Building solutions for people with dementia
Almost 70% of people living with dementia continue to do so in their own homes, rather than in residential care, despite this, research about building design solutions has primarily focused on residential care.
Building Better Homes and Spaces researchers have recently published two literature reviews examining research related to dementia-friendly housing design. They identify the housing issues for those living with dementia and the gaps around the existing research.
Lead researcher Dr Bev James said housing poses a challenge for many people with dementia, since cognitive impairments can hinder their ability to engage with and adapt to their living environment.
“Ideally, housing should address and adapt to their changing needs. In the review we focussed on building design elements that address entrance and exit solutions; self-navigation; day-to-day self-management and independence; enjoyment and ambience of the home; and the mitigation of behavioural issues that might lead to institutionalisation.”
“We found that recommendations for home design have evolved from research that is actually focussed on residential care. While many design features in institutional settings may be useful in housing, there is a lack of research assessing the applicability, transferability, and efficacy of those design features to housing,” says Bev.
Bev says that building design needs to take into account the interrelated impacts of design solutions on the varied circumstances of people with dementia, their design preferences, and how they use their living environment. “However, these aspects are often missing in research or only cursorily considered. There has been a lack of consultation with people with dementia, although a more person-centred focus is evolving.”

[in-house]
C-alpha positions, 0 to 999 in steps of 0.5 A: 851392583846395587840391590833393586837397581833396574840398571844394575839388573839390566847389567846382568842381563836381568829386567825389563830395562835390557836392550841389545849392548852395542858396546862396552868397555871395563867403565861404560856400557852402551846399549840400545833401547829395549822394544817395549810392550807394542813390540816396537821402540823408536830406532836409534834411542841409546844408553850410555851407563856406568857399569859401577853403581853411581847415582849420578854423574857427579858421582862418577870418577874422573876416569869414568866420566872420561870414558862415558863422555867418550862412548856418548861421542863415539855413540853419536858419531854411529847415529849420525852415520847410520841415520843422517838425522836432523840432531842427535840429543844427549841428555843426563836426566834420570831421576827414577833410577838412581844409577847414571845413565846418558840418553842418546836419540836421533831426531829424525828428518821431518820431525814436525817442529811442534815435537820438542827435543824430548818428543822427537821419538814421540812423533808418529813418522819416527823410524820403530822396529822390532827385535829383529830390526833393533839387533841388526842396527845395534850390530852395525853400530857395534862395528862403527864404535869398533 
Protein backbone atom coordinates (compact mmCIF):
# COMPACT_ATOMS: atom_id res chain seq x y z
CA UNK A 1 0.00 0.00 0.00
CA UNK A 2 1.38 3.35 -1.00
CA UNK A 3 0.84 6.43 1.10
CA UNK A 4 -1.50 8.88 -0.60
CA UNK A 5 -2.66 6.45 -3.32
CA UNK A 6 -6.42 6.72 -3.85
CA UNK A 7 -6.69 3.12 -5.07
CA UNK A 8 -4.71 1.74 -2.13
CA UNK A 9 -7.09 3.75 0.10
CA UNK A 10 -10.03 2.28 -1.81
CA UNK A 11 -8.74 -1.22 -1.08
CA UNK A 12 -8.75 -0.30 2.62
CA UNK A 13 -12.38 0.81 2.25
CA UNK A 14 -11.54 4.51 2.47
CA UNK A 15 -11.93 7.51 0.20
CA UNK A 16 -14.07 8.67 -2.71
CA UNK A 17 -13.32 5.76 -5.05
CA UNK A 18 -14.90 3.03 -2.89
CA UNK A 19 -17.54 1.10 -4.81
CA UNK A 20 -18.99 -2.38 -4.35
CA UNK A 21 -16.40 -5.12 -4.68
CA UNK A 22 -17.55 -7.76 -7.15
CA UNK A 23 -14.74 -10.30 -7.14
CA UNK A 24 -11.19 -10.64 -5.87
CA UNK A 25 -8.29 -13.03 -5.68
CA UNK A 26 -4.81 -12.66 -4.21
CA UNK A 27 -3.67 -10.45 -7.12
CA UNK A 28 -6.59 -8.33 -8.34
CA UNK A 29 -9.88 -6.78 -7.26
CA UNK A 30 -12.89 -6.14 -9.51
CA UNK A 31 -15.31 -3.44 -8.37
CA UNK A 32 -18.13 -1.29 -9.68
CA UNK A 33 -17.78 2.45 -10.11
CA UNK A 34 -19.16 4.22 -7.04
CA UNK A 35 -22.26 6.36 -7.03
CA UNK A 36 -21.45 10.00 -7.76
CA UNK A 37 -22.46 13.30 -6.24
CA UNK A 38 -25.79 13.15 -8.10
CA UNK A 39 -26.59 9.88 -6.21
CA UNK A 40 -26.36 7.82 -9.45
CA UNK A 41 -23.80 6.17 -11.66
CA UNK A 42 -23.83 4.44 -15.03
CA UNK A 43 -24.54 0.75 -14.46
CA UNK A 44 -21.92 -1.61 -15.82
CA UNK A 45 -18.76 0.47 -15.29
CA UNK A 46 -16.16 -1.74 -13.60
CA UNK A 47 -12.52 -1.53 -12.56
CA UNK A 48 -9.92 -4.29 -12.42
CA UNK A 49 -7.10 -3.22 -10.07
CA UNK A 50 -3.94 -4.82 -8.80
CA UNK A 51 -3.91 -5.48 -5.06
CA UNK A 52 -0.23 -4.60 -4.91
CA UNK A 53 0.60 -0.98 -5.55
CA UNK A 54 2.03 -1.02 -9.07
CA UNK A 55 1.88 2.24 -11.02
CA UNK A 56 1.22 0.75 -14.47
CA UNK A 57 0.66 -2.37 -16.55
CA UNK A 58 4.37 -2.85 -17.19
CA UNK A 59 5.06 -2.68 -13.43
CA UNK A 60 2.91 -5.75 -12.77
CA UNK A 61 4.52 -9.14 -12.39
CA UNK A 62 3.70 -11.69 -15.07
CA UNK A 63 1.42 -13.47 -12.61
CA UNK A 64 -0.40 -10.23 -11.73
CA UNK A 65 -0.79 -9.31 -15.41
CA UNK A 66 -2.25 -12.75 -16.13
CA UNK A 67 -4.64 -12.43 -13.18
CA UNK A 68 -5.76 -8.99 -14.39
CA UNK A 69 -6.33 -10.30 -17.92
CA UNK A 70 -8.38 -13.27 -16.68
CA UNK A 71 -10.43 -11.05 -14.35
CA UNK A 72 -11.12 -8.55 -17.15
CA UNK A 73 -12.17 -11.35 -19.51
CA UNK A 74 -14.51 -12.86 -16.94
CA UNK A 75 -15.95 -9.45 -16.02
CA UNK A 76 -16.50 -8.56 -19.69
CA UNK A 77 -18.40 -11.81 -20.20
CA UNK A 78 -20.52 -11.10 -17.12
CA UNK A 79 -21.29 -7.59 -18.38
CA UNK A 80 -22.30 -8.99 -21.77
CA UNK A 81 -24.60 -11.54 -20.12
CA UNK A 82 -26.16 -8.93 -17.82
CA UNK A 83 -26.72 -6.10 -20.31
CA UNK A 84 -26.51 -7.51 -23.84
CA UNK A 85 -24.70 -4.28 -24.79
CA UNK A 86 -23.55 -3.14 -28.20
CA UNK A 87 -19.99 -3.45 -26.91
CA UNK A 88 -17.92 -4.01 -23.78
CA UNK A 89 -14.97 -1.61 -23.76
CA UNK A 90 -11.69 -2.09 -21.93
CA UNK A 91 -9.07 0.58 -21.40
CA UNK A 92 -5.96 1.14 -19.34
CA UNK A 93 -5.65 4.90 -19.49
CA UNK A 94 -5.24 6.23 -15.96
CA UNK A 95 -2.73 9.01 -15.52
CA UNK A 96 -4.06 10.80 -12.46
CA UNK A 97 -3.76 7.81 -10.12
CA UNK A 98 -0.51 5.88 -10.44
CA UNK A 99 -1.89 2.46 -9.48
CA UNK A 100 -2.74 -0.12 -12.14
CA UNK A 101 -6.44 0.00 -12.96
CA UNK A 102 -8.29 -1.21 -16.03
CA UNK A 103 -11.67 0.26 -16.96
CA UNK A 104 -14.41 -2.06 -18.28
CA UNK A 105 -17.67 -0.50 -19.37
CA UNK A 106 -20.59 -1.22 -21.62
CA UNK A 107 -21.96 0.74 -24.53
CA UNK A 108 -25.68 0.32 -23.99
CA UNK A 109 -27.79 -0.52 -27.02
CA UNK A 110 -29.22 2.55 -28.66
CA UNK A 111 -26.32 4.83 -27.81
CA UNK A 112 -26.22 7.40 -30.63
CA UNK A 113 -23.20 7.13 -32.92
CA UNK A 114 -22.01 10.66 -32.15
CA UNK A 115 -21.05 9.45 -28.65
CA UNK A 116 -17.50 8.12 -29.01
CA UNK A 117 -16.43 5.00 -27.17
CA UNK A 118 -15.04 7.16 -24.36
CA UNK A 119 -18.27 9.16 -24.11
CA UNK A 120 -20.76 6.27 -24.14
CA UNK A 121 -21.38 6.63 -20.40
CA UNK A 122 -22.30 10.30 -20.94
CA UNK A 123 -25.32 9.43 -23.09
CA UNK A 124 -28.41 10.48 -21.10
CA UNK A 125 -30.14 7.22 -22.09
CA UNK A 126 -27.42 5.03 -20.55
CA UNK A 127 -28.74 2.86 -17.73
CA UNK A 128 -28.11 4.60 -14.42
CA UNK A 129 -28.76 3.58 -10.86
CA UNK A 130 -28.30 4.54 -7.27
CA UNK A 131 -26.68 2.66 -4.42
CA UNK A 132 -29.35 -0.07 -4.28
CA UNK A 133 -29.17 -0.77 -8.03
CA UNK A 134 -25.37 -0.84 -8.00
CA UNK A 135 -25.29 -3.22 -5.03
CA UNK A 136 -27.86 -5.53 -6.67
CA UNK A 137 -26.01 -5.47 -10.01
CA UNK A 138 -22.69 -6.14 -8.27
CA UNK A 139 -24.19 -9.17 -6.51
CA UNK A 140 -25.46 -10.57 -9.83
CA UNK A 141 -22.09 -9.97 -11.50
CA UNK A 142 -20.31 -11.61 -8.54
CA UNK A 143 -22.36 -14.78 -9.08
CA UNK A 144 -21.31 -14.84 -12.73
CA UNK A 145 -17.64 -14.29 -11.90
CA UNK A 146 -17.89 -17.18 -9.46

The physical environment of the home can be a protective factor for health and wellbeing. The home can have a therapeutic effect, and addressing physical defects of the home environment can delay or reduce the need for residential care.
“It is great to see a more holistic approach to building design emerging. Several studies advocate for design features that enables social, cultural, and psychological wellbeing, in addition to physical wellbeing.
“It is important to remember though the diversity of people with dementia. No single building design solution can address the housing needs of all people with dementia. They are a diverse group with different experiences of health and disability and varied social and cultural backgrounds. Also, their needs change as they experience different stages of dementia. An important solution in New Zealand is to incorporate Māori cultural values and practices into housing for Māori whānau living with dementia.”
Characteristics, such as dwelling size, layout, number of levels, and tenure also all influence the type of design solutions that are possible and effective for people with dementia.
“Building design has the potential to reduce the burden on formal or informal caregivers and to increase their safety. It can also reduce or delay the demand for health and care services.